Between 1943 and 1944, there were at least five attempts to bring one of the German conspirators close enough to Adolf Hitler to try to kill him. On March 21, 1943, 80 years ago, Rudolf-Christoph von Gersdorff, a German army officer, willing to die to free his country from Nazism, made one of these attempts. Although he failed, his account shows us more about the opposition to Hitler within German military lines, and the bravery of those involved.
Before the attack
Gersdorff began his military career in Germany in 1925, in the 7th Cavalry Regiment, and became a regimental adjutant in Breslau in 1933. In 1938, he transferred to the War Academy in Berlin, and was part of the occupation of Sudetenland (areas of Czechoslovakia that Germany wanted to annex). Later, in 1939, his unit was deployed during the invasion of Poland, and he acted as a staff officer in the offensive against France.
From 1941 he became a counterintelligence officer of the Heeresgruppe Mitte (Army Group Center), where he joined a group of conspirators who were informed about war crimes against Soviet prisoners of war and the mass murder of Jewish people by Einsatzgruppe B (one of Germany’s paramilitary death squads).
Among the conspirators was Henning von Tresckow, a key figure in the German army resistance, who was recruited by Friedrich Olbricht, a lieutenant general, who was also involved in the plans to overthrow Hitler. It was Olbricht who developed a blueprint for a coup d’état, which defined a clear structure of what the government would look like after Hitler’s death.
Originally, the plan to assassinate Hitler was to be carried out by Tresckow under Olbricht’s direction from Berlin. On March 13, the dictator was to visit soldiers on the Eastern Front in Smolensk. There, a group of officers would shoot him at the same time after a signal. However, Günther von Kluge, a commander of the Center, asked Tresckow to cancel the plan, pointing out that it was too early and that, in the absence of Heinrich Himmler (a key figure of the SS, and one of Hitler’s closest men), the event could result in a civil war between the SS and the German army.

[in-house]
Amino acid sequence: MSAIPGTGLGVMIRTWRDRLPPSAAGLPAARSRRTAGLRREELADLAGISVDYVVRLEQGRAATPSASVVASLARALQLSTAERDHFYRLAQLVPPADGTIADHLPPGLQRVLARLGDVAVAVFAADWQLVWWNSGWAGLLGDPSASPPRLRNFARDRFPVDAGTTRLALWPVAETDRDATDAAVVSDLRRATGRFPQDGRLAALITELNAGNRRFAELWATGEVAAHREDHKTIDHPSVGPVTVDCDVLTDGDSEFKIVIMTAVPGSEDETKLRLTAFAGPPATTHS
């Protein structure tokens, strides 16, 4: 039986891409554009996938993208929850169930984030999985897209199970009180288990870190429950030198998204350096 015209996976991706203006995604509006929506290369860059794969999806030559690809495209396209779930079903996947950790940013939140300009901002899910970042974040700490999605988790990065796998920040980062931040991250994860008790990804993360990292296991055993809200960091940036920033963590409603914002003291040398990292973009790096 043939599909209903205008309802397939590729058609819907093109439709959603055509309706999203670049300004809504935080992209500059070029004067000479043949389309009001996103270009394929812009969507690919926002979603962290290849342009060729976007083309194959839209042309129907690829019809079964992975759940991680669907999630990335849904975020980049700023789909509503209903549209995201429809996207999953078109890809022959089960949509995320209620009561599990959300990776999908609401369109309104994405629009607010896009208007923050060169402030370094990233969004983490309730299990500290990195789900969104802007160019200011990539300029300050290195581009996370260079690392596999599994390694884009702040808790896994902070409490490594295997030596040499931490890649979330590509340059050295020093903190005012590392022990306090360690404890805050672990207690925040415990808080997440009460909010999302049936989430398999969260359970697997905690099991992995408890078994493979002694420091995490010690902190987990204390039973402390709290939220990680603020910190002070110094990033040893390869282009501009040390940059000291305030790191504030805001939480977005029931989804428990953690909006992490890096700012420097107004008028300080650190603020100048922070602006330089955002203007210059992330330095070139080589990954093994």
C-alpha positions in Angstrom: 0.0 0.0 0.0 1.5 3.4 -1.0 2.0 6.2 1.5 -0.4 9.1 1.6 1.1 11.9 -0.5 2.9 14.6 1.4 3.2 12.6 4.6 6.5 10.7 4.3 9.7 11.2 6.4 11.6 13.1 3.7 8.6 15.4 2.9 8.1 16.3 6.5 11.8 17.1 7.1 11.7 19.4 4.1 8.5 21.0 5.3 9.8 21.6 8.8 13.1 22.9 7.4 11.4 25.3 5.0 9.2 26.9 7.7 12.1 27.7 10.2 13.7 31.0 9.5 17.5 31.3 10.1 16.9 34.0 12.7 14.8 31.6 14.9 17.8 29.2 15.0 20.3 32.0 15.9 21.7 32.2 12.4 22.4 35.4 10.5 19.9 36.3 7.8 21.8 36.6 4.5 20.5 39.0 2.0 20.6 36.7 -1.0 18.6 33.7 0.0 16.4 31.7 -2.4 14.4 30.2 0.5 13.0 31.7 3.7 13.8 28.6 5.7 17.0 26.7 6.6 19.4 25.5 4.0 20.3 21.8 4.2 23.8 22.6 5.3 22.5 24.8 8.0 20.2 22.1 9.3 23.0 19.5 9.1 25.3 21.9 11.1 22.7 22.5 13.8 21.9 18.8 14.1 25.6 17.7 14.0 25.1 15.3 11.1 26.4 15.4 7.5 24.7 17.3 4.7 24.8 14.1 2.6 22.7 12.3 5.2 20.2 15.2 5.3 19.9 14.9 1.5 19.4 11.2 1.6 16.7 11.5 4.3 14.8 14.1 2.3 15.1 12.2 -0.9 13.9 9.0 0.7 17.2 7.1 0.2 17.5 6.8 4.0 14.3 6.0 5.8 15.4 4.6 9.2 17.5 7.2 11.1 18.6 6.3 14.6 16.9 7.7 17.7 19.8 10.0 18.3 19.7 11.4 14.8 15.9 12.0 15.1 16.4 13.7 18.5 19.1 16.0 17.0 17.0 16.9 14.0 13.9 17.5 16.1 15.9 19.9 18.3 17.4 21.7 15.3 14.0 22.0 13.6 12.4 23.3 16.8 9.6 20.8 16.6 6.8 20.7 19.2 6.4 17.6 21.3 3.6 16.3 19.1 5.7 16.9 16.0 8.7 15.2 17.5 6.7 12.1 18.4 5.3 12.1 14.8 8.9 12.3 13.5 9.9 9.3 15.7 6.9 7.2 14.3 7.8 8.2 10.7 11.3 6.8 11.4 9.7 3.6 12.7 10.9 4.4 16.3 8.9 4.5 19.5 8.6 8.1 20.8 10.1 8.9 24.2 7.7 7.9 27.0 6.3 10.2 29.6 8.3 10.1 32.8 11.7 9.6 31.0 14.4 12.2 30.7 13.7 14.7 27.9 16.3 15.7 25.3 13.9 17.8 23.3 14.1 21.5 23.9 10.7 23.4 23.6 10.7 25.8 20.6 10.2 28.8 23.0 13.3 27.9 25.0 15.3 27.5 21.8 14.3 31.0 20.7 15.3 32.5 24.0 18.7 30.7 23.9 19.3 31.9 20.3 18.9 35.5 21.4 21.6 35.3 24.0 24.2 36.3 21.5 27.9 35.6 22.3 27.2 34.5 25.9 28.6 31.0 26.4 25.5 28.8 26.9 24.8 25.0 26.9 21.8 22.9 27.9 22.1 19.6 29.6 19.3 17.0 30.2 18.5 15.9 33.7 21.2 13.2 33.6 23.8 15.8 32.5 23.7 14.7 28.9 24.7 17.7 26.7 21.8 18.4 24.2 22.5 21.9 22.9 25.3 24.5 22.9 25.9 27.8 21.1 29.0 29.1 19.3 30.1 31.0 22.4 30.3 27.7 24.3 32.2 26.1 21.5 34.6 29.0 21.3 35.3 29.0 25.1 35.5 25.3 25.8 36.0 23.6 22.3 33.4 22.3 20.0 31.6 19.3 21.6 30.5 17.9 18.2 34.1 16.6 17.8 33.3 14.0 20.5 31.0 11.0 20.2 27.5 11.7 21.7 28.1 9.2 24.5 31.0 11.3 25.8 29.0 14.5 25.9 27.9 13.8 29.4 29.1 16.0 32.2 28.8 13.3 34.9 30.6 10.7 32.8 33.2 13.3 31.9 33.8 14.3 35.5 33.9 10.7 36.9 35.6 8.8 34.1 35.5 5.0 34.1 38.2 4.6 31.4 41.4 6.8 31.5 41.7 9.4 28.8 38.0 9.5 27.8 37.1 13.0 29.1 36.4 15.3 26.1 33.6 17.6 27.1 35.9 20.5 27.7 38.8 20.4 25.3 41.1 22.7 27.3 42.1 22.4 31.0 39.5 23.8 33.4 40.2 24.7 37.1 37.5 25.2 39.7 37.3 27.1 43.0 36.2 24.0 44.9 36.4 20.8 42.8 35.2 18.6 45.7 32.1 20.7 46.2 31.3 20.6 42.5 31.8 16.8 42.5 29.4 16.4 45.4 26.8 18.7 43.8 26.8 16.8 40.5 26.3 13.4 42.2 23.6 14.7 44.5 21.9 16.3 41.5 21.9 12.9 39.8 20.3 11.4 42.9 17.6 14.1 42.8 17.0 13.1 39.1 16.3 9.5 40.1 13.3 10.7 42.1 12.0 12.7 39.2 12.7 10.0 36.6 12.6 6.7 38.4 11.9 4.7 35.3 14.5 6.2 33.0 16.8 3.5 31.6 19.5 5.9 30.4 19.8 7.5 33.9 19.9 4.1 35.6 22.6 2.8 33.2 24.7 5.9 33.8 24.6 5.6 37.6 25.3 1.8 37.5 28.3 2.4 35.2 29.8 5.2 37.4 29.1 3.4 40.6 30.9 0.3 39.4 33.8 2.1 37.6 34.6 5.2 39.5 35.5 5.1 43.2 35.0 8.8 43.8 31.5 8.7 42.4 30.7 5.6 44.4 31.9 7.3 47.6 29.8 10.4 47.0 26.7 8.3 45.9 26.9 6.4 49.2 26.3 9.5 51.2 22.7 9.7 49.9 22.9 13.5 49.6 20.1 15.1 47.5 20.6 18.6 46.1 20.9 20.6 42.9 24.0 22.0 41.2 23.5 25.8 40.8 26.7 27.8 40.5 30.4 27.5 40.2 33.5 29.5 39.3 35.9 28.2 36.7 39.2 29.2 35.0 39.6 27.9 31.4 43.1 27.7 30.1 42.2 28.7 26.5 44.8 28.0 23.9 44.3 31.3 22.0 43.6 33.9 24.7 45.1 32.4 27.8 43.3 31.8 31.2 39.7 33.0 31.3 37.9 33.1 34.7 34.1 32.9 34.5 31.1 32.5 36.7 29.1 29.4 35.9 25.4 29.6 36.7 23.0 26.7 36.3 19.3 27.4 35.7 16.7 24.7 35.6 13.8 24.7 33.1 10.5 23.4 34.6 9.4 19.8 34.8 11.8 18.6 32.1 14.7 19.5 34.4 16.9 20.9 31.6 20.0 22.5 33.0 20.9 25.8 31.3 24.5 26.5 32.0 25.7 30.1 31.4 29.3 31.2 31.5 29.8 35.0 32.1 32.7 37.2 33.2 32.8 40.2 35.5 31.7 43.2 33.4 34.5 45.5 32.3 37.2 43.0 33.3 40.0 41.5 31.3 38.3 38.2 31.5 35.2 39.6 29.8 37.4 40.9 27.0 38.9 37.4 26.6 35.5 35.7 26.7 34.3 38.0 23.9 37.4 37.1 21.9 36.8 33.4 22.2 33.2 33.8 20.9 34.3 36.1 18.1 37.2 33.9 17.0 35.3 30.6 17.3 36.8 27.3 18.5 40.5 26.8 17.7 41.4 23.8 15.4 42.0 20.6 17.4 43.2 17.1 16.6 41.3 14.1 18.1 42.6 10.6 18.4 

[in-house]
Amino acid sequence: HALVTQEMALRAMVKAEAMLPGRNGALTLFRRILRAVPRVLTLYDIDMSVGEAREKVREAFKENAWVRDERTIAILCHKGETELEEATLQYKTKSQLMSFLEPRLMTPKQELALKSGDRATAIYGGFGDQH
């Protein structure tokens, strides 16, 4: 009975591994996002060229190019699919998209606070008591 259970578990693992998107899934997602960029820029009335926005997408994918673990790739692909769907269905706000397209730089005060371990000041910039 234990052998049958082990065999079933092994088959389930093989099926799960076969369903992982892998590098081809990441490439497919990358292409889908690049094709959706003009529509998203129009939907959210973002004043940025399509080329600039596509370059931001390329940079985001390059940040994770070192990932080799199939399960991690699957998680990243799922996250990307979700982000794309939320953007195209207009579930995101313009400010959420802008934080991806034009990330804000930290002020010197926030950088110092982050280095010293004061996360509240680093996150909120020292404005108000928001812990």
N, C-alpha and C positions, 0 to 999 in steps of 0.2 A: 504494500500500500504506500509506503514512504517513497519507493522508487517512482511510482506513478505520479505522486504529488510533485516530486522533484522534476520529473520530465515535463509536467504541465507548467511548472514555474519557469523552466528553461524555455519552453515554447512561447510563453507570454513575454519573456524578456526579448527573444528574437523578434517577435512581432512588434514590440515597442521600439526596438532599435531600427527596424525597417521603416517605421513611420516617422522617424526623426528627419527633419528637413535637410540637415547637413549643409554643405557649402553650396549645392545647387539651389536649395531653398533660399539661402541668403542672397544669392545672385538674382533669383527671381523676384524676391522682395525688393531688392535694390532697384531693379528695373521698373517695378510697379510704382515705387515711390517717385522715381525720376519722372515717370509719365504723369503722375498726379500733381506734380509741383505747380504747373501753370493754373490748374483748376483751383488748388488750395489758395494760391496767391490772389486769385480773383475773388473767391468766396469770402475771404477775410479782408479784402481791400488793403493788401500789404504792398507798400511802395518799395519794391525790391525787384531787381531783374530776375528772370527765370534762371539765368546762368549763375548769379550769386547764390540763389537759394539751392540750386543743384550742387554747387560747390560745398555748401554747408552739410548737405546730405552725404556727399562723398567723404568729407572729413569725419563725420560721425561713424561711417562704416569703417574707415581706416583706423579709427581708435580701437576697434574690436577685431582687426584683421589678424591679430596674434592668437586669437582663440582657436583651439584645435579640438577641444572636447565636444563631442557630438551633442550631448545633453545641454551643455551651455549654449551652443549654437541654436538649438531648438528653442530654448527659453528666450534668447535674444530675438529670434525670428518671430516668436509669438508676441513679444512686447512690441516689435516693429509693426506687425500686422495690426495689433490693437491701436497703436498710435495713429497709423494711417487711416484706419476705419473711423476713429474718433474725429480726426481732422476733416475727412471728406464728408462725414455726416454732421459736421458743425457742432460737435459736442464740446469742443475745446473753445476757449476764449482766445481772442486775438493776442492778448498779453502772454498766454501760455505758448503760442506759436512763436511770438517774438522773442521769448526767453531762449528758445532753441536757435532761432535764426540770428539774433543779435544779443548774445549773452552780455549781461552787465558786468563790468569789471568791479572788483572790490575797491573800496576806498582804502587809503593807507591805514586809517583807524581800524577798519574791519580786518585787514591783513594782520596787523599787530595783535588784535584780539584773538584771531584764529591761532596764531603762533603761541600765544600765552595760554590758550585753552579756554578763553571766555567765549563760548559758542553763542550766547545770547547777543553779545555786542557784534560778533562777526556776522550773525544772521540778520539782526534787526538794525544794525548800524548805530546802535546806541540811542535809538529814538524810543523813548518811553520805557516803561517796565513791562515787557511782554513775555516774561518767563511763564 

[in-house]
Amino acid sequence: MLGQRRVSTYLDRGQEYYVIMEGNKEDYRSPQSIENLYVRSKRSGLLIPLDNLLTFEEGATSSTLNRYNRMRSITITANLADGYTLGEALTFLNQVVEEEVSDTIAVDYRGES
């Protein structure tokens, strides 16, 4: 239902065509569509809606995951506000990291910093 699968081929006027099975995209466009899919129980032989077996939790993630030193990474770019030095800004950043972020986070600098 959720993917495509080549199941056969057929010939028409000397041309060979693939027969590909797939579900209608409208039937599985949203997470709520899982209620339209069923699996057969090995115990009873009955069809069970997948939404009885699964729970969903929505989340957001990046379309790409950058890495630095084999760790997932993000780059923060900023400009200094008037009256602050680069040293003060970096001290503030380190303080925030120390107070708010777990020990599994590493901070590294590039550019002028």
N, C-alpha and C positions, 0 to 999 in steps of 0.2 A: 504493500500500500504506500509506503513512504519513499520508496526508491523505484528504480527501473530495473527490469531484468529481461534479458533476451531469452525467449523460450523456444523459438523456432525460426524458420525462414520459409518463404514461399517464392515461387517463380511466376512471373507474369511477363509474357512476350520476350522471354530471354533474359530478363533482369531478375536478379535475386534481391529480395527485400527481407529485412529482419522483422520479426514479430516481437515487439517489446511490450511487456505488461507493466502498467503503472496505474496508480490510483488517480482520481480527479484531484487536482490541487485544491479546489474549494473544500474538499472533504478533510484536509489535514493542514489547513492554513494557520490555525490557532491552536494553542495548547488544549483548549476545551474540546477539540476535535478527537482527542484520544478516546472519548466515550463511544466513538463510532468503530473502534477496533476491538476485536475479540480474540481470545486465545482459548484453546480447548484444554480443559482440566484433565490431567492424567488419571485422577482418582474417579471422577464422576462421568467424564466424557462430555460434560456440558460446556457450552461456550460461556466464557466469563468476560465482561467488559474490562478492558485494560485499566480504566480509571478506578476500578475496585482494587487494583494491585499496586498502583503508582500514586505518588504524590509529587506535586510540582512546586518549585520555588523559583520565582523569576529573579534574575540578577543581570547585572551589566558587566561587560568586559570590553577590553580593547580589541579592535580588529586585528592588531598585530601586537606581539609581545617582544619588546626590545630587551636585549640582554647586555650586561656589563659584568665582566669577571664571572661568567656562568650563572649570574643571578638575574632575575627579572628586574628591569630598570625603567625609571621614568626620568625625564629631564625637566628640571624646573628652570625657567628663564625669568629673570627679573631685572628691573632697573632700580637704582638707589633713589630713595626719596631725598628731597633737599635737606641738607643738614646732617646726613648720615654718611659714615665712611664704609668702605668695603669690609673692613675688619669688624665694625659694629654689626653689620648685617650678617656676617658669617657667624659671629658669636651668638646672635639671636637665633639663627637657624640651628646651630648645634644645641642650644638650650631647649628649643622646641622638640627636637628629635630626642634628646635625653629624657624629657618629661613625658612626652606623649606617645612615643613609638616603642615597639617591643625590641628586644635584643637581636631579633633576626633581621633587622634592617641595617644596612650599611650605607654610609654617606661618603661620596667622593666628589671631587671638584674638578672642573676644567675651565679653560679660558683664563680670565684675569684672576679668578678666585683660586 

Having failed, Tresckow attempted another assassination by placing a bomb on a plane in which Hitler would be traveling. However, it was not detonated.
The plan of March 21
After Tresckow’s failed plan, Gersdoff indicated that he was willing to give his life for Germany in another assassination attempt. On March 21, 1943, Hitler was to visit the Berlin Zeughaus, an old armory where Soviet weapons were stored. This visit was part of Heldengedenktag, a public holiday commemorating those who had fallen in military engagements. Because it was so important, the dictator was expected to spend considerable time at the site, making it an ideal place to carry out another assassination attempt.
Gersdorff was the guide for Hitler’s visit to the Zeughaus. Previously, the officer had obtained explosives, which he placed in his coat pockets, and set them off for a 10-minute detonation. His plan was to throw himself on Hitler in an embrace that would result in an explosion that would kill them both, and possibly others in attendance, including Heinrich Himmer, Hermann Göring, Wilhelm Keitel and Karl Dönitz, all close to Hitler.
However, the Nazi leader rushed through the museum in less than 10 minutes, leaving the building quickly. Gersdorff was left with the bombs and managed to disarm them at the last minute. He was subsequently sent to the Eastern Front to avoid suspicion.
Gersdorff also obtained explosives that would later be used by another conspirator, Claus Schenk Graf von Sauffenberg, for the 20 July Plot, better known as Operation Valkyrie.
The officer was one of the few conspirators to survive the war, with others being imprisoned and tortured. Thanks to their silence, Gersdorff avoided arrest and execution.
After the war
After the war ended, Gersdoff participated in the U.S. Army Historical Division, where German generals wrote operational studies of World War II.
Being considered a traitor by some officers, he was rejected from the Bundeswehr, the West German armed forces, which prevented him from continuing his military career.
He dedicated his life to charity in the Order of St. John, a branch of a Catholic military order, founding a humanitarian organization that as of 2017 had 37,000 active volunteers and more than 1.3 million registered members.
Although Gersdorff has been viewed in a positive light because of his involvement in the opposition to Hitler, in recent years his image has come under scrutiny. Historian Joannes Huerter, of the Institute of Contemporary History in Munich, pointed out that in the beginning many of the conspirators were informed of the first mass murders, and they collaborated in them, since these crimes seemed a lesser evil when weighed against the chance of defeating the Soviet Union. Once they noticed that the military risk was not worth it and that the murders turned into genocide, they reconsidered their position.
Sign up for our weekly newsletter to get more English-language news coverage from EL PAÍS USA Edition